Appellate Division Limits Eminent Domain’s Application Of “Public Purpose”

The U.S. Supreme Court’s controversial 2005 decision in Kelo v New London (545 US 469) greatly expanded the government’s power of eminent domain by holding that the government could transfer land from one private owner to another to further economic development. The Supreme Court held that a municipality’s taking of non-blighted private property by eminent domain, in furtherance of a plan for economic development that would be open for use by the general public, could constitute a permissible “public use” within the meaning of the Fifth Amendment of the Federal Constitution (id. at 487-490). The majority in Kelo emphasized that nothing in its decision prevented states from placing restrictions upon the exercise of eminent domain specifically through state statutes or constitutional interpretations as to what qualifies as a “public use.”

That’s just what happened last Tuesday in the Second Department’s decision in Matter of 49 Wb, LLC v Village of Haverstraw, 2007 NY Slip Op 05506 where the Court limited the Eminent Domain Procedure Law’s (EDPL) application of “public use, benefit or purpose.” The facts were as follows:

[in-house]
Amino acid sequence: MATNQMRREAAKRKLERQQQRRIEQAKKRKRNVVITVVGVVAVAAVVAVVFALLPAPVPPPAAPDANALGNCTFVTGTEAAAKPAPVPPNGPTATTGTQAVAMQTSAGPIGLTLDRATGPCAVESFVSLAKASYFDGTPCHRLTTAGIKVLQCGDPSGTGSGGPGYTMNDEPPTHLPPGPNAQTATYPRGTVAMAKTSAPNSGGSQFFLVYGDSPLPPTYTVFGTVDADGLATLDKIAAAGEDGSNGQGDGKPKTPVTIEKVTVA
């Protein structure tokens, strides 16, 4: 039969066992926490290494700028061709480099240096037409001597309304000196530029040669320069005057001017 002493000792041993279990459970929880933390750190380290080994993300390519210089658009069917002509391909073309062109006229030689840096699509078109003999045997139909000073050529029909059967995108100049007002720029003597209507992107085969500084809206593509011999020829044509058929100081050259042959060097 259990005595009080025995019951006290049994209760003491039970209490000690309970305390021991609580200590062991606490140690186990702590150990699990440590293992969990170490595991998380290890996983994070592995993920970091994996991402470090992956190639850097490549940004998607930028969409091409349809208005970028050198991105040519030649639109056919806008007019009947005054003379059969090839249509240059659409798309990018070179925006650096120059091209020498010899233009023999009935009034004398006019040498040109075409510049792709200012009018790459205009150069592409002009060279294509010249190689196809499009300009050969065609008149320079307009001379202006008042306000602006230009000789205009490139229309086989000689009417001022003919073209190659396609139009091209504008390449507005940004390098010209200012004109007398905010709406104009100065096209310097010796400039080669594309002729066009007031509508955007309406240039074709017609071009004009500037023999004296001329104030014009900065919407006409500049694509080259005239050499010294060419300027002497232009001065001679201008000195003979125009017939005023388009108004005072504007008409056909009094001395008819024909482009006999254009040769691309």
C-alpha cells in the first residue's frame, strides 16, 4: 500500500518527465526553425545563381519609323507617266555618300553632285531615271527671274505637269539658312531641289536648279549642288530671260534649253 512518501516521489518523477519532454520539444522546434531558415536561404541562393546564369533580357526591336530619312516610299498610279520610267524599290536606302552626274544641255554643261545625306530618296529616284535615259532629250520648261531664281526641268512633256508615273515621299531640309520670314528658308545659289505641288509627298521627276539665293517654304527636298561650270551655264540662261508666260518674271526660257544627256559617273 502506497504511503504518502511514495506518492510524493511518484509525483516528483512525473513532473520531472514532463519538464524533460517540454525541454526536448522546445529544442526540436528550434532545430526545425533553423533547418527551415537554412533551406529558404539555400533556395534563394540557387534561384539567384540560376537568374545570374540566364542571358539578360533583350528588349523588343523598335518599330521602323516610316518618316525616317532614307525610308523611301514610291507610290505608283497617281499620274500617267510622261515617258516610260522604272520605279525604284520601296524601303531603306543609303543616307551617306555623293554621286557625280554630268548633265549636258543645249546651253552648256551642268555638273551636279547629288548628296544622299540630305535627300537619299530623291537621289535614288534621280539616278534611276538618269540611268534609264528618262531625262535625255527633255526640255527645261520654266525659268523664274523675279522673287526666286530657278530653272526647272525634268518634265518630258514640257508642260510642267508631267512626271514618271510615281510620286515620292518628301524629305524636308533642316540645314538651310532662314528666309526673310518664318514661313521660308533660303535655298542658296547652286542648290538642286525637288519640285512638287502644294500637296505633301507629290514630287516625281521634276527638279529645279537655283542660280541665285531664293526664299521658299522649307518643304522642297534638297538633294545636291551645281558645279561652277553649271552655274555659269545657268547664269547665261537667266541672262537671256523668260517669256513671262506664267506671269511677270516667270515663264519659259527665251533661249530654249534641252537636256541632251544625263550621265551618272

The “Graziosi Building” was a two-story building located in the Village of Haverstraw. The building consisted of a dental office on the first floor and vacant offices on the second floor. In July 1999, Ginsburg Development Company, Harbors Haverstraw, LLC, and related entities (hereinafter collectively referred to as Ginsburg), informally proposed to develop the downtown Haverstraw Hudson River waterfront through a “public/private redevelopment project.” Thereafter, in April 2002, the Village of Haverstraw adopted a resolution requiring Ginsburg to develop 40 affordable housing units within the Waterfront Development District, and to rehabilitate or construct approximately 85 additional scattered-site units of affordable housing throughout the greater Village.

Graziosi Realty, LLC, which owned the Graziosi Building, had listed the property for sale in 1999. Efforts to sell the property in 2005 to Housing Opportunity for Growth, Advancement and Revitalization, Inc. (hereinafter HOGAR) were unsuccessful. The Graziosi Building was eventually sold to 49 WB, LLC (hereinafter 49 WB) in June 2005. HOGAR was the Village’s designated affordable housing and neighborhood preservation not-for-profit organization, and was also a tenant of the Graziosi Building. While HOGAR, during its tenancy at the Graziosi Building, had always intended to purchase and develop the property, HOGAR could not meet the financing requirements.